Sunday, January 4, 2009

"My Curly-Headed Baby"

I have the most vivid early childhood recollection of Mum holding me in her arms, standing in the old kitchen at 18, Denham Place, rocking back and forth, and singing me this much of the old negro lullaby “My curly-headed Baby,” which was covered by Paul Robeson in the late 1940s, when the Victor Gramophone Company described it as an old plantation song”:

Oh, a-lula, lula, lula, lula bye-bye,
Do you want the moon to play with?
Or the stars to run away with?
They’ll come if you don’t cry...

Oh, a-lula, lula, lula, lula bye-bye,
In your mammy’s arms a-creeping
And soon you’ll be a-sleeping, lula:
Lula, lula, lula, lula bye...

Curiously, it was also covered by the soprano Elsa Stenning, “The Australian Nightingale,” who, with cut-glass diction, achieved success at Covent Garden considerably earlier, in the 1930s.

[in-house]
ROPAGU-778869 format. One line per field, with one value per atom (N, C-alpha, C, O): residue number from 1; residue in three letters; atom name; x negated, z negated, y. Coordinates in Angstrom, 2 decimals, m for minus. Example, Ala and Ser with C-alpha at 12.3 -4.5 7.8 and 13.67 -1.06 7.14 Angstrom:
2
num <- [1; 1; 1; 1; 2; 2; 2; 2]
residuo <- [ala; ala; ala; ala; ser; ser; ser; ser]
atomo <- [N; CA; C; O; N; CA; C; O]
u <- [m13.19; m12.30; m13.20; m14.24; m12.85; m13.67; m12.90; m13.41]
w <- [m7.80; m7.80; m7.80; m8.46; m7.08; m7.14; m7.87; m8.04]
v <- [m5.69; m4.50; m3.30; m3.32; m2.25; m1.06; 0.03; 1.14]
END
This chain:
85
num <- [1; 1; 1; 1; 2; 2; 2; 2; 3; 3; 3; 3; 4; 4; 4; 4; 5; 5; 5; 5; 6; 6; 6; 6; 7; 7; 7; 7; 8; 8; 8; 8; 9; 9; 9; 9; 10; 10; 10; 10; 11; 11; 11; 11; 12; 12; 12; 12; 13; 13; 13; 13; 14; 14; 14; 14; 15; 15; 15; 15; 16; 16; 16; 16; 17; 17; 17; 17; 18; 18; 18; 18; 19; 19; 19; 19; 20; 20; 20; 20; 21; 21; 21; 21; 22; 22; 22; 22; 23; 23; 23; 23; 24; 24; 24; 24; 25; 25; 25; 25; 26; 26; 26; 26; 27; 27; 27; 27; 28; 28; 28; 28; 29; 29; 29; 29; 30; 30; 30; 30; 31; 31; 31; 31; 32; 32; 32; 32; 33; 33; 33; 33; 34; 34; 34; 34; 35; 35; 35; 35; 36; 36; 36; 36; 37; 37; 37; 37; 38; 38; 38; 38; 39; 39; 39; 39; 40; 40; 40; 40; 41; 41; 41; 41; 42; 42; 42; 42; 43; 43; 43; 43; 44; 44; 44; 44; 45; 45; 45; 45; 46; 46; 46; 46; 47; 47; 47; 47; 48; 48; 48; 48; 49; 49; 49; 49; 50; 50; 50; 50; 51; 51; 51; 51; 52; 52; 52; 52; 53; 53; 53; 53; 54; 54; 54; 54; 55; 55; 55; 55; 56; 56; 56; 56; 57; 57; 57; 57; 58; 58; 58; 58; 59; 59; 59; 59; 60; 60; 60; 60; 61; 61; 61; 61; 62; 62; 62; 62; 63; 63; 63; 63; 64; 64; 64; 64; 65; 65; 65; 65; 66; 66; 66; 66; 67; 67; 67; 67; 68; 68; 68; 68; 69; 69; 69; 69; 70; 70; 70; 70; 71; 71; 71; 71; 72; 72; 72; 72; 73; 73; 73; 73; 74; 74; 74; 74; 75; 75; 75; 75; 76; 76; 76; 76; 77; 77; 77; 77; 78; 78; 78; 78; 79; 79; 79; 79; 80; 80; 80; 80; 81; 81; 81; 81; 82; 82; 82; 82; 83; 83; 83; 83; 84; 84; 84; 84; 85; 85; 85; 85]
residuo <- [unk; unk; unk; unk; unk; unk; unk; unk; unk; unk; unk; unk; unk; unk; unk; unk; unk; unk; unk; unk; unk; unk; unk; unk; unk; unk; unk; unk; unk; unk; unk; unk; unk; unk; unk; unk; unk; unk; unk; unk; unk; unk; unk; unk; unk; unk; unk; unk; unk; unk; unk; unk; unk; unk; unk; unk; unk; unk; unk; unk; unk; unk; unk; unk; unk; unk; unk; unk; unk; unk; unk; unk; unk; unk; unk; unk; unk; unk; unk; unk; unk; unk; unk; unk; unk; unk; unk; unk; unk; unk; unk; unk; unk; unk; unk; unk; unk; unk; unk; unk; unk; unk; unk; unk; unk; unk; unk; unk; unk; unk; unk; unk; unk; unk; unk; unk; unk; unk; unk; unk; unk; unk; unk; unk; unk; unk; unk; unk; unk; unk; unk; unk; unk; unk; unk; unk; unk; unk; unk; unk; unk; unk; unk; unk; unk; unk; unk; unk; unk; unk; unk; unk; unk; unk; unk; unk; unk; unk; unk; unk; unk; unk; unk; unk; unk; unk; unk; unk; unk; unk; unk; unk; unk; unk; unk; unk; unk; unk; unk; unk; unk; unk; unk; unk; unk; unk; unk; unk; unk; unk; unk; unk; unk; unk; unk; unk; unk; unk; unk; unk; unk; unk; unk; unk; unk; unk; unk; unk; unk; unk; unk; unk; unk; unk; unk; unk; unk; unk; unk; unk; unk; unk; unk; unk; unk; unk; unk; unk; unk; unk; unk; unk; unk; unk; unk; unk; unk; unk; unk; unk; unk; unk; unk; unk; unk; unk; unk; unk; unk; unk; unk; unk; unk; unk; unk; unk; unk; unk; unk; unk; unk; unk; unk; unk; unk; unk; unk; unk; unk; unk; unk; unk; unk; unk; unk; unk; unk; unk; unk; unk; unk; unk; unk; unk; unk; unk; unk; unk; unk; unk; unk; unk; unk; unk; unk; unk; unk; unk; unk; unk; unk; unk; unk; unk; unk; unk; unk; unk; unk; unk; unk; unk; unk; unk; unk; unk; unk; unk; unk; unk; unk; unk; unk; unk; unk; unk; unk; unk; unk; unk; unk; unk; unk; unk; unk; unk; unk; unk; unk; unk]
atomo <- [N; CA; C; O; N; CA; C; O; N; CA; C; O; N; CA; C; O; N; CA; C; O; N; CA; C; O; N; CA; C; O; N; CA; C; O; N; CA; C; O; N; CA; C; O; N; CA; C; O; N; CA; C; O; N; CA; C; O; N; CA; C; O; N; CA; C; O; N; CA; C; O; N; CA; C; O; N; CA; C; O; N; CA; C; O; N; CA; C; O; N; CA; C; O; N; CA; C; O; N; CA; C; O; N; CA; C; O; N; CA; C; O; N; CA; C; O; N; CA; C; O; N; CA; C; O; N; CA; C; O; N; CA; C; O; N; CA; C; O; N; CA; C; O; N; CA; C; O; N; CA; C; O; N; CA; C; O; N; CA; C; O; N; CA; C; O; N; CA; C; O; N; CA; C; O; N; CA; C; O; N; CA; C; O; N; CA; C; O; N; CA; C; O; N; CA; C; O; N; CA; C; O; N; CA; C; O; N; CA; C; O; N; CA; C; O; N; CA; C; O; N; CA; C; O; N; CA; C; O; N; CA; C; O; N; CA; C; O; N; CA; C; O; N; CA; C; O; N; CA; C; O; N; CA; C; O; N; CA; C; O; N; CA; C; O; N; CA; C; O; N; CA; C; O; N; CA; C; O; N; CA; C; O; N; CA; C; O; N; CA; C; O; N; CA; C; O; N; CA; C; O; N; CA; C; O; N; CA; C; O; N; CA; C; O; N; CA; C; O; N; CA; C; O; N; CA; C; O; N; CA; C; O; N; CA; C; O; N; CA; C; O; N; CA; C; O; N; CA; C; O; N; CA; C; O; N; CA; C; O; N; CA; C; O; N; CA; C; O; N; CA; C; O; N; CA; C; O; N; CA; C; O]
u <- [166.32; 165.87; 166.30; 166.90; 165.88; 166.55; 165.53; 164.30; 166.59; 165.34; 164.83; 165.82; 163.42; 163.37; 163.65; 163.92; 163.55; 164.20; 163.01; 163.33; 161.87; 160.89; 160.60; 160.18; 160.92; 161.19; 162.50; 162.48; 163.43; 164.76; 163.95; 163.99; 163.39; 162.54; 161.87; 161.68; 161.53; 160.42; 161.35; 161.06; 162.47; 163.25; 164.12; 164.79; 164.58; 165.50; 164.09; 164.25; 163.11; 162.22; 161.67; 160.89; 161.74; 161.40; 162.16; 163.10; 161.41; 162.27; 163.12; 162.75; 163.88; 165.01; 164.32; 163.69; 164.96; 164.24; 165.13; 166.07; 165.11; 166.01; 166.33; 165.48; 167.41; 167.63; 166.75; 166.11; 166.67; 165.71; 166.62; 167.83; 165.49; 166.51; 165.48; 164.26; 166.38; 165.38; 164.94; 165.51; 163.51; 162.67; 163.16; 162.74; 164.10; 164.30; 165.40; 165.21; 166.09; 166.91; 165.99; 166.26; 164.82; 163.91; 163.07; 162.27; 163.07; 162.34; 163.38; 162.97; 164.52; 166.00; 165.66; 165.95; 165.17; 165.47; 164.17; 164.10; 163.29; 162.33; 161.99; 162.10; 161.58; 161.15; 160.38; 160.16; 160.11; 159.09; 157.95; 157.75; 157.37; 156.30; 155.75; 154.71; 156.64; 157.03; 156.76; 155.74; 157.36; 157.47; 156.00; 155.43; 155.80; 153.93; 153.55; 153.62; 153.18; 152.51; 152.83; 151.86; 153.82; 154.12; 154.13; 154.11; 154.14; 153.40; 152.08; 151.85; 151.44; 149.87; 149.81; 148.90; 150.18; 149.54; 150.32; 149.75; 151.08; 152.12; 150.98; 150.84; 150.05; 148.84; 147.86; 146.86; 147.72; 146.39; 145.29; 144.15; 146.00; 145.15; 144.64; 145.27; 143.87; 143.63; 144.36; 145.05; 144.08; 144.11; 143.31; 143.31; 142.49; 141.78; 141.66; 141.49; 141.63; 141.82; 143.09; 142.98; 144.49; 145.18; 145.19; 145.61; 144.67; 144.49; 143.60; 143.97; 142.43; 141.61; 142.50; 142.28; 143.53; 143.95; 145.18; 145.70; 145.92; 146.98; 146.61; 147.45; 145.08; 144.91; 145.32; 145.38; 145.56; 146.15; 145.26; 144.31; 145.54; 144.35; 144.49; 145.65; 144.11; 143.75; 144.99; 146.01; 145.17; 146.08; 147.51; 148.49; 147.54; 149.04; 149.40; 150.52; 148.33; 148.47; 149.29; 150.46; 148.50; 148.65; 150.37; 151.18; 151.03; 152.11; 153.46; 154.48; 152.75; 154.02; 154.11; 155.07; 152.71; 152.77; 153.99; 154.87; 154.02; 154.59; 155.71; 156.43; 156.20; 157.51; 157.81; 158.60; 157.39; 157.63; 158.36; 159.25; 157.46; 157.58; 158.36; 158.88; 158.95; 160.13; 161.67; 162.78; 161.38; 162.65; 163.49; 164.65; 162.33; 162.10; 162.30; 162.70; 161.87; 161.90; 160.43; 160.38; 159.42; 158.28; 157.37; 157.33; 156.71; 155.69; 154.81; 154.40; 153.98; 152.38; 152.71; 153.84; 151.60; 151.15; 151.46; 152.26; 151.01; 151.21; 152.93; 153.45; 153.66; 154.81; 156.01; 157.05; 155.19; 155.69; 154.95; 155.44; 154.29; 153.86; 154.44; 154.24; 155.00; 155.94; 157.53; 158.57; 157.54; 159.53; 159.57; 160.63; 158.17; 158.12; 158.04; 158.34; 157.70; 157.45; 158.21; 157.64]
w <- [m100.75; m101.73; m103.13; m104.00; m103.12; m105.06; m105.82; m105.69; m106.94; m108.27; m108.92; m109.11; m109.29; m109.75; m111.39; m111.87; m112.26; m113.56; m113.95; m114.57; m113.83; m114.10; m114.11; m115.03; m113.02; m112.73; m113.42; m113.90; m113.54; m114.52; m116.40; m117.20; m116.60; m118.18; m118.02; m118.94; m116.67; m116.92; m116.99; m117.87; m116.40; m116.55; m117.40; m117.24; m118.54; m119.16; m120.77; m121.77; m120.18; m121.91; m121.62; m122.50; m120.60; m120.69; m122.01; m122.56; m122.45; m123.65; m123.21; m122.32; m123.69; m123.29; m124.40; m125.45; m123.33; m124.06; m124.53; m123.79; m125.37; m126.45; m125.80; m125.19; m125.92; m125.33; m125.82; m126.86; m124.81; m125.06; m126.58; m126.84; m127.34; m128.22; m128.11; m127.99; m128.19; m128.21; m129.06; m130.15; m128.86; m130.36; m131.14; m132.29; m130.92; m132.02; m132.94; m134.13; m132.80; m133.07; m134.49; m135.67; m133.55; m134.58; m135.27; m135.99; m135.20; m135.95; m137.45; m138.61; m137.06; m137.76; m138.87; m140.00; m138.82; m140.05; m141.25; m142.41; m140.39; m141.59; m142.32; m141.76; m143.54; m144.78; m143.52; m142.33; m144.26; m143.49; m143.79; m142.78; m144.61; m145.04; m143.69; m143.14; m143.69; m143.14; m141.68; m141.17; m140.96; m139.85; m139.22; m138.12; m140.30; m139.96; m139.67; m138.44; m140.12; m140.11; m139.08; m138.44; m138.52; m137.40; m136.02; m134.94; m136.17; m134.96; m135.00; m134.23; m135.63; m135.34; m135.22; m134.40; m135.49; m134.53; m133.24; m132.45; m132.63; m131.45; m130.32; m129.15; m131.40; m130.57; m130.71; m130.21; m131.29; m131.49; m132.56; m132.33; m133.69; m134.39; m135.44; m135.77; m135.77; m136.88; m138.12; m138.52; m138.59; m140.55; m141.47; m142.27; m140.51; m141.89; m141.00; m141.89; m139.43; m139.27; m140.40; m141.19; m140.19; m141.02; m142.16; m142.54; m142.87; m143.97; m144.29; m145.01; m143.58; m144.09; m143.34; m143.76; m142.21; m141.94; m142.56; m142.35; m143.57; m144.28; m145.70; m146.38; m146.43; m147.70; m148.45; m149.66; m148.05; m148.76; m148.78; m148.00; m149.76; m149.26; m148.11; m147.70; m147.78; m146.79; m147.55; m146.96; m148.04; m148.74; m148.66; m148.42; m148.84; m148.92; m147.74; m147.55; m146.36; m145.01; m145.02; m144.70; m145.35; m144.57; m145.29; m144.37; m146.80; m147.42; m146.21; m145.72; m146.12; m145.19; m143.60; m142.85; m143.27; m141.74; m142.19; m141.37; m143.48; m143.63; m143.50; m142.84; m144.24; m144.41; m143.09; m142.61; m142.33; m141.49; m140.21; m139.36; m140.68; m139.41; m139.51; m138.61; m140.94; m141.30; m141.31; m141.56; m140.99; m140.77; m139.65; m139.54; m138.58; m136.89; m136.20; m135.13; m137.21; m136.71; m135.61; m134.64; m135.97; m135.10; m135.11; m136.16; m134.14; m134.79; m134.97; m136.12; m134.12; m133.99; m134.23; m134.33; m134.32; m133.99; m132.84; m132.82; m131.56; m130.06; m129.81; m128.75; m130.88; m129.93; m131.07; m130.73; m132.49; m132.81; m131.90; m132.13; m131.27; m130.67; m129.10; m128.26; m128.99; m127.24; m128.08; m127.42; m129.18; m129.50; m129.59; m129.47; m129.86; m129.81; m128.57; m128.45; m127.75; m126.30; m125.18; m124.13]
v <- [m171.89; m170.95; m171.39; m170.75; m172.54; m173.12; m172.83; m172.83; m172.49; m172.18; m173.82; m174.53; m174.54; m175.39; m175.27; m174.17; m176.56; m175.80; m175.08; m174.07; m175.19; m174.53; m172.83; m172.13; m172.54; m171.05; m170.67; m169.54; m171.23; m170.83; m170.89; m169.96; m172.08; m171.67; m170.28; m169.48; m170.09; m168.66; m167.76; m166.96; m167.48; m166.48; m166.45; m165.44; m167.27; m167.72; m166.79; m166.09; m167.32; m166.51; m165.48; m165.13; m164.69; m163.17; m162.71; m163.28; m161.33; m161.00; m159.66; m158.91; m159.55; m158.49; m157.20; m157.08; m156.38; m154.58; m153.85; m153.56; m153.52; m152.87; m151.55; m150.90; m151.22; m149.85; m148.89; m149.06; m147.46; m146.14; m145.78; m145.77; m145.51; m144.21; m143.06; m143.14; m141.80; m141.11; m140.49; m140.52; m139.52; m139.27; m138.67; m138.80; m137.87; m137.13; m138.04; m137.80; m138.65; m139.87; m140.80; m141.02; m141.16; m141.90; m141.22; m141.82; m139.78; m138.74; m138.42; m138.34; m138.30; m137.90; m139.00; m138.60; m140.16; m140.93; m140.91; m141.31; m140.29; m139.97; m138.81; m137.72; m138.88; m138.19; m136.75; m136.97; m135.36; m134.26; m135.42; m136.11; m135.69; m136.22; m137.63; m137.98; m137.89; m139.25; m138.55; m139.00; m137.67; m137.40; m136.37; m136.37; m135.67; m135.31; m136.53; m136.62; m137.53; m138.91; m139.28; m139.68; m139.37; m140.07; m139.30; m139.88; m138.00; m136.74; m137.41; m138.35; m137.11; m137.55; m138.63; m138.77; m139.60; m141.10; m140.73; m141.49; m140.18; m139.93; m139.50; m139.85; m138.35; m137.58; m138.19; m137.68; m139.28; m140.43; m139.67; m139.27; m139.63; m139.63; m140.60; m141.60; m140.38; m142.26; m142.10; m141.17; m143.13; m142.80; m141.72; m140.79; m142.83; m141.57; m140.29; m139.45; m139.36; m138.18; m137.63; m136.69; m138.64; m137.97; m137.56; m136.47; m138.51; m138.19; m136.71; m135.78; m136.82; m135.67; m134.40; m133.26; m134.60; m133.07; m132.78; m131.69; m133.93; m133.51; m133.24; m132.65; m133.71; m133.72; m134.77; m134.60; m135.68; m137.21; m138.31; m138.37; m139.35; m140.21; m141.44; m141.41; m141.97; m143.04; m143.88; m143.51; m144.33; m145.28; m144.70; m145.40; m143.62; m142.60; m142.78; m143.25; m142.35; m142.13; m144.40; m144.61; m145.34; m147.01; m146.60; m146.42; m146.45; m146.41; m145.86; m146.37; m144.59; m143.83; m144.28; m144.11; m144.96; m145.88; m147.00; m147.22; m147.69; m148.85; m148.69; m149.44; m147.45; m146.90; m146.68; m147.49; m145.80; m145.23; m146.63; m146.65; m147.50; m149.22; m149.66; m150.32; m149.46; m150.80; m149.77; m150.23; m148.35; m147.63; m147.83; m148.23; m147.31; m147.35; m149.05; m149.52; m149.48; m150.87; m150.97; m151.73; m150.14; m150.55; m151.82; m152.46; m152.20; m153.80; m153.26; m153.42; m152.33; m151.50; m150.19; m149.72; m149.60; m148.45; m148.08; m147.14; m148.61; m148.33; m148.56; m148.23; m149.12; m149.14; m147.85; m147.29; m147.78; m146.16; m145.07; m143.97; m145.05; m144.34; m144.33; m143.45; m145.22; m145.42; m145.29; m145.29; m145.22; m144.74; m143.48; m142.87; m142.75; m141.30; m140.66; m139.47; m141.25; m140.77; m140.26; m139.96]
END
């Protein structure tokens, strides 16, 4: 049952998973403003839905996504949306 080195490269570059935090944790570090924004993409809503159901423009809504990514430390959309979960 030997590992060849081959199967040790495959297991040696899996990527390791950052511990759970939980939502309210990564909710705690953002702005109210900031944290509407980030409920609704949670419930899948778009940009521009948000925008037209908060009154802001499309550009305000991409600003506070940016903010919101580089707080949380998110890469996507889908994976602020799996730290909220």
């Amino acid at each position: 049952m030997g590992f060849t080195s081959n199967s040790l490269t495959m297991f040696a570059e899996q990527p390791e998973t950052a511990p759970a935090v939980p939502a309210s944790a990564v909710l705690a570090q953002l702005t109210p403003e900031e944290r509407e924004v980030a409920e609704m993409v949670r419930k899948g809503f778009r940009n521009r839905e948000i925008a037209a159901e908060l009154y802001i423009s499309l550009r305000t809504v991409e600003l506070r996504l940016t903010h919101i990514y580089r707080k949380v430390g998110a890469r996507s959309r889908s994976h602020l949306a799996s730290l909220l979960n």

Maybe this is the version Mum knew, because although Paul Robeson pronounced those “lulas” as lulla (rhymes with duller), which is logical, Mum definitely followed the pretty scarifying old Elsa Stenning rendition, which you can now see in a British Pathe “Pathetone” newsreel. Mum, too, pronounced them as lula (as in cooler).

I’m not sure what it is about soothing lullabies, but I have no recollection of ever being other than in floods of hot tears when Mum sang me this song, although—cart before the horse—I suppose it may well have been the floods of tears that compelled Mum to sing it in the first place. Nor do I remember her singing any other song, apart from Coo-ee!

Even at that early age, I cannot have been much older than three or four, the lyrics sent me into a panic, because I recall being very anxious about what on earth you would do with something as big as the moon, even if you could play with it, and I most certainly didn’t want to run awaystars or no stars.

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